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The housing bust, a shaky economy, environmental concerns, a desire to go off the grid and “rightsize”… These are just some of the reasons tiny-home owners name for giving up roomier homes for 100-square-foot (or even less) dwellings. While living large in these small spaces isn’t everybody’s dream, a determined and growing movement of people building their own tiny homes is marching enthusiastically across the continent. So, what are the benefits of tiny home living, and what are the challenges? And just how far will the tiny home trend go?
It’s hard to tell how many people now live in tiny houses, largely due to privacy concerns; but if www.tinyhousemap.com is any indication, the ranks of these tiny dwellings are swelling daily. The map shows people who currently live in, are interested in purchasing or who are currently building tiny homes. They post pictures, buy, sell and share ideas with other tiny house enthusiasts. And at “The Tiny Life” lifestyle blog, they’ve recently posted a fascinating infographic about the folks who are living large in small spaces.
Among other things, they discovered that:
• 68 percent of tiny-home dwellers are mortgage-free, compared with 32 percent of traditional homeowners.
• Tiny-home builders spend an average of $23,000 on their structures (which often sit atop wheels for easy transport), while the average traditional homeowner spends upwards of $481,708 (including interest on loans).
• 65 percent of tiny-home owners have zero credit card debt, and have between $5,000 and $10,000 of savings in the bank.
Tiny homeowner Dee Williams in Washington State, who was recently featured on PBS’s “Need to Know”, pays no rent, no mortgage and a whopping $8.00 on utilities each month. So clearly, there are major financial benefits to cutting the extra space.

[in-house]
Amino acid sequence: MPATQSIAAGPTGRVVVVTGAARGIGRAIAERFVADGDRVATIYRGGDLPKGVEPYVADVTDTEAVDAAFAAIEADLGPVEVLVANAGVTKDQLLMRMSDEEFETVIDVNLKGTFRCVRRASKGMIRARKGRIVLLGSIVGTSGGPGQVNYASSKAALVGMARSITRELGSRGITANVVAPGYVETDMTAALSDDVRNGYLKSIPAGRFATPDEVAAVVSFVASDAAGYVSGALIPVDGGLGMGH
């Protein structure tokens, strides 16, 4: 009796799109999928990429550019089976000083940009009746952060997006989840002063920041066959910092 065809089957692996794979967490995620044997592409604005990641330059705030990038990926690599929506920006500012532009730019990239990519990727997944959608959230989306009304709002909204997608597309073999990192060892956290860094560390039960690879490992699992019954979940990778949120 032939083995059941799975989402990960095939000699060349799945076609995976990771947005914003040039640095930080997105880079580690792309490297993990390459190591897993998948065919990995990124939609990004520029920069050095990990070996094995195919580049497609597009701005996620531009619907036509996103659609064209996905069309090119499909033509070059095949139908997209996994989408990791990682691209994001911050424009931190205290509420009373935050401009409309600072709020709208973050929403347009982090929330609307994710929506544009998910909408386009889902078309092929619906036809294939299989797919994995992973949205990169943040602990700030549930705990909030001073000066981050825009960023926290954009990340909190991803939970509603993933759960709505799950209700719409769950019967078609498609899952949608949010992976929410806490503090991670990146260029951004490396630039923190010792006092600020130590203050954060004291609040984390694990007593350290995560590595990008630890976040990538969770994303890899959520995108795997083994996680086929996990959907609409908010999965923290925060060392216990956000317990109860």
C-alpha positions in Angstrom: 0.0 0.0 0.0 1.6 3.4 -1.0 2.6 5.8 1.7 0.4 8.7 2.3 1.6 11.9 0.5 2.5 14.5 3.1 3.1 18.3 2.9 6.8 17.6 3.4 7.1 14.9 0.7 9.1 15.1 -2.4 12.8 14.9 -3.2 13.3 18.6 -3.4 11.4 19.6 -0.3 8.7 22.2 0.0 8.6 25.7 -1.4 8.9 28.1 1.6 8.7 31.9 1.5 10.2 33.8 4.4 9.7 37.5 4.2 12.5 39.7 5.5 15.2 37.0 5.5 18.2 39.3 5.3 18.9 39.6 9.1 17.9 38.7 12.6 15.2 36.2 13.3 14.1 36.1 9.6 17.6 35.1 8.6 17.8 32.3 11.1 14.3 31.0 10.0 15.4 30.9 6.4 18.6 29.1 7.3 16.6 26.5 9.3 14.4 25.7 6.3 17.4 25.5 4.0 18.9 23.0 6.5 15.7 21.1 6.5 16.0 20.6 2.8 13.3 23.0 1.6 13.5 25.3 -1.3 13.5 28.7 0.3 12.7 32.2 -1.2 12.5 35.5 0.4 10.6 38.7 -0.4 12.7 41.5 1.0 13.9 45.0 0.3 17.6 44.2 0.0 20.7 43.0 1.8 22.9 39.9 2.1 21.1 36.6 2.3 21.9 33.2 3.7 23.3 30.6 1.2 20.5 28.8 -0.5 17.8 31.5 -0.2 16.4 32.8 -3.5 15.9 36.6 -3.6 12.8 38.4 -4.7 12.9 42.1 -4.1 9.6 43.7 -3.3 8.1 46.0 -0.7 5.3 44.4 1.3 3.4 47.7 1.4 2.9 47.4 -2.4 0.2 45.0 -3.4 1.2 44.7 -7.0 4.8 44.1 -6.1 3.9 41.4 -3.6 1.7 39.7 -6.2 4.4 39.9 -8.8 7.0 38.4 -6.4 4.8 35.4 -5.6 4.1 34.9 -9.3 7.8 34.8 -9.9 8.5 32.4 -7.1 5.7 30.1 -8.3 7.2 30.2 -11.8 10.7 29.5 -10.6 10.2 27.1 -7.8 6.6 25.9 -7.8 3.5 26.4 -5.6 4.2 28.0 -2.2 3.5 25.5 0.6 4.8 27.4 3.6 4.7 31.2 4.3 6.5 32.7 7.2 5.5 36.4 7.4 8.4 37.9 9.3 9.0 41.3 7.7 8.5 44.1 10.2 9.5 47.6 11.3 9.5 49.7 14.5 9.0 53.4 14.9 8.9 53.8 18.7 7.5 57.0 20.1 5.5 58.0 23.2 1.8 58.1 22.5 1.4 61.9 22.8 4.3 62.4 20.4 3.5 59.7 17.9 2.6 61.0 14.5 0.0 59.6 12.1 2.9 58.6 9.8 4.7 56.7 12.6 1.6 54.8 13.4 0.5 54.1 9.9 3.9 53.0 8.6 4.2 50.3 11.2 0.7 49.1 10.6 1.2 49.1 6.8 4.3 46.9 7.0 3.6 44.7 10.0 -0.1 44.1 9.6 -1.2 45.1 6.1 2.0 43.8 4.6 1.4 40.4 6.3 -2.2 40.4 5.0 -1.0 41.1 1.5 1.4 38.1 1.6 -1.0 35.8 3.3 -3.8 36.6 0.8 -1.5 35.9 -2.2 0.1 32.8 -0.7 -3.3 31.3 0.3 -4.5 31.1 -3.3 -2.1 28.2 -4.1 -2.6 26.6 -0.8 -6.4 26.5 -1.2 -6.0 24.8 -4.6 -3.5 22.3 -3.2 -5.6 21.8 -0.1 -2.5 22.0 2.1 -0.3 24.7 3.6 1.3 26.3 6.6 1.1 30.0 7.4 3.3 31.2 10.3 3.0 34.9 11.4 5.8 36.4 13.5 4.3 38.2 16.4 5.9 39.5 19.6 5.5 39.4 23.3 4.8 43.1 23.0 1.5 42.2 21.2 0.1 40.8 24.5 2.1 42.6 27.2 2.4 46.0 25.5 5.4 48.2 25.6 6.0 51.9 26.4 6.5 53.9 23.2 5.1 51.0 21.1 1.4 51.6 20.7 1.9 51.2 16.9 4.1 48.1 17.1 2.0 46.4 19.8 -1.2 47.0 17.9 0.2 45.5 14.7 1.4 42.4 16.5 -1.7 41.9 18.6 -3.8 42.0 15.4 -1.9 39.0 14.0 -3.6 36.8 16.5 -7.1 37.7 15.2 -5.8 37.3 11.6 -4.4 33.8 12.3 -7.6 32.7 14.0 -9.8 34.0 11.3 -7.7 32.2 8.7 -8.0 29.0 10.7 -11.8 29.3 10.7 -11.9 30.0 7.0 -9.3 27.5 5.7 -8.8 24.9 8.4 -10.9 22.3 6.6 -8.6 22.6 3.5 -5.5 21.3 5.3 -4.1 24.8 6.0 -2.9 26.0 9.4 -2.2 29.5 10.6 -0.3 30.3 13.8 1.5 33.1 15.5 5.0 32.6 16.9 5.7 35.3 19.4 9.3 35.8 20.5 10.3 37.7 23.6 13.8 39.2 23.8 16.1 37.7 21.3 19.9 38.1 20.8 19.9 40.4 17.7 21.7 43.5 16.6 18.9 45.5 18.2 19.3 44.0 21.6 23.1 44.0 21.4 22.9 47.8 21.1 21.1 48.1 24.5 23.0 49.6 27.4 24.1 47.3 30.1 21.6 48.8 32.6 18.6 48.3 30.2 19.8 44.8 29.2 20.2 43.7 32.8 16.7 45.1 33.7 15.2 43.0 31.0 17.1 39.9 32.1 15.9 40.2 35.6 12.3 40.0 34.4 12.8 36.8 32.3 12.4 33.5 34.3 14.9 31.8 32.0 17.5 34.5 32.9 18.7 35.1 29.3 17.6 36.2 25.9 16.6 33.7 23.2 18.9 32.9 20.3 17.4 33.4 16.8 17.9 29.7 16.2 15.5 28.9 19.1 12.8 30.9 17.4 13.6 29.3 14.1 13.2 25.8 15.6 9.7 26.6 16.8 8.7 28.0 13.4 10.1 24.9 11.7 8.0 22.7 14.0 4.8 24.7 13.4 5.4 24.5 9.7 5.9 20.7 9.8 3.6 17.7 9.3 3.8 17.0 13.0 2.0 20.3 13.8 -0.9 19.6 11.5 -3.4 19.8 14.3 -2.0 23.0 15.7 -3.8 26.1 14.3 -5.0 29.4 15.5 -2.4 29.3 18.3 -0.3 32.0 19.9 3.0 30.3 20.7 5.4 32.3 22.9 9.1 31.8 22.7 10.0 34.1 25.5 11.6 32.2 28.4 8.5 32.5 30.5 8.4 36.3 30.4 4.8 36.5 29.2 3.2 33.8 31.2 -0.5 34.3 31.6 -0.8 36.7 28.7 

Williams and others like her say that living on a smaller scale has been enormously liberating for them in many ways. The financial freedom gained by not having to pay for, furnish, clean and maintain such a big home is just one thing. The movie, “Small is Beautiful” shows several people who have been able to turn their attention to bigger dreams like travel, community service, green living and more without the time- and energy-consuming nature of paying for and maintaining a larger home.
Of course, living in these small spaces does take some getting used to. Williams’s little house, which currently sits in a friend’s backyard, does not have a shower. Williams helps her friend with various housework tasks in exchange for regular showering privileges. Another challenge with small spaces is that one has to use every single inch of space wisely in order to make it work. Non-essentials cause clutter and make such tight spaces harder to live in; so tiny-home dwellers must make the decision to live with far less stuff. When Williams shows off her little closet, it is neatly organized, and she adds that if she wants to get a new shirt, she has to decide which of the old ones has to go. She has a one-burner stove, so all of her meals are simple, one-pot affairs.
Tiny houses are becoming more of a movement than a just trend; the Small House Society lists a growing number (60+) of architectural firms that specialize in building these small dwellings. And they all report heavy and growing demand for their services. Evidence of the movement’s popularity is also flooding the Web with clever design, storage and decorating ideas. From loft bedrooms and stairs cleverly concealing drawers and shelves, to hide-away beds that turn into sofas with hidden storage compartments, there seems to be an infinite number of ways to design these very finite spaces. And these tiny spaces are giving more people more freedom to get out and do what they want with their lives.
Jeff Caldwell is Brand Manager of Superior Shelter in Carrollton, GA. Accepting shelter design challenges from designers and architects around the world, Superior Shelter creates custom outdoor shelters, gazebos and pergolas specific to your outdoor needs.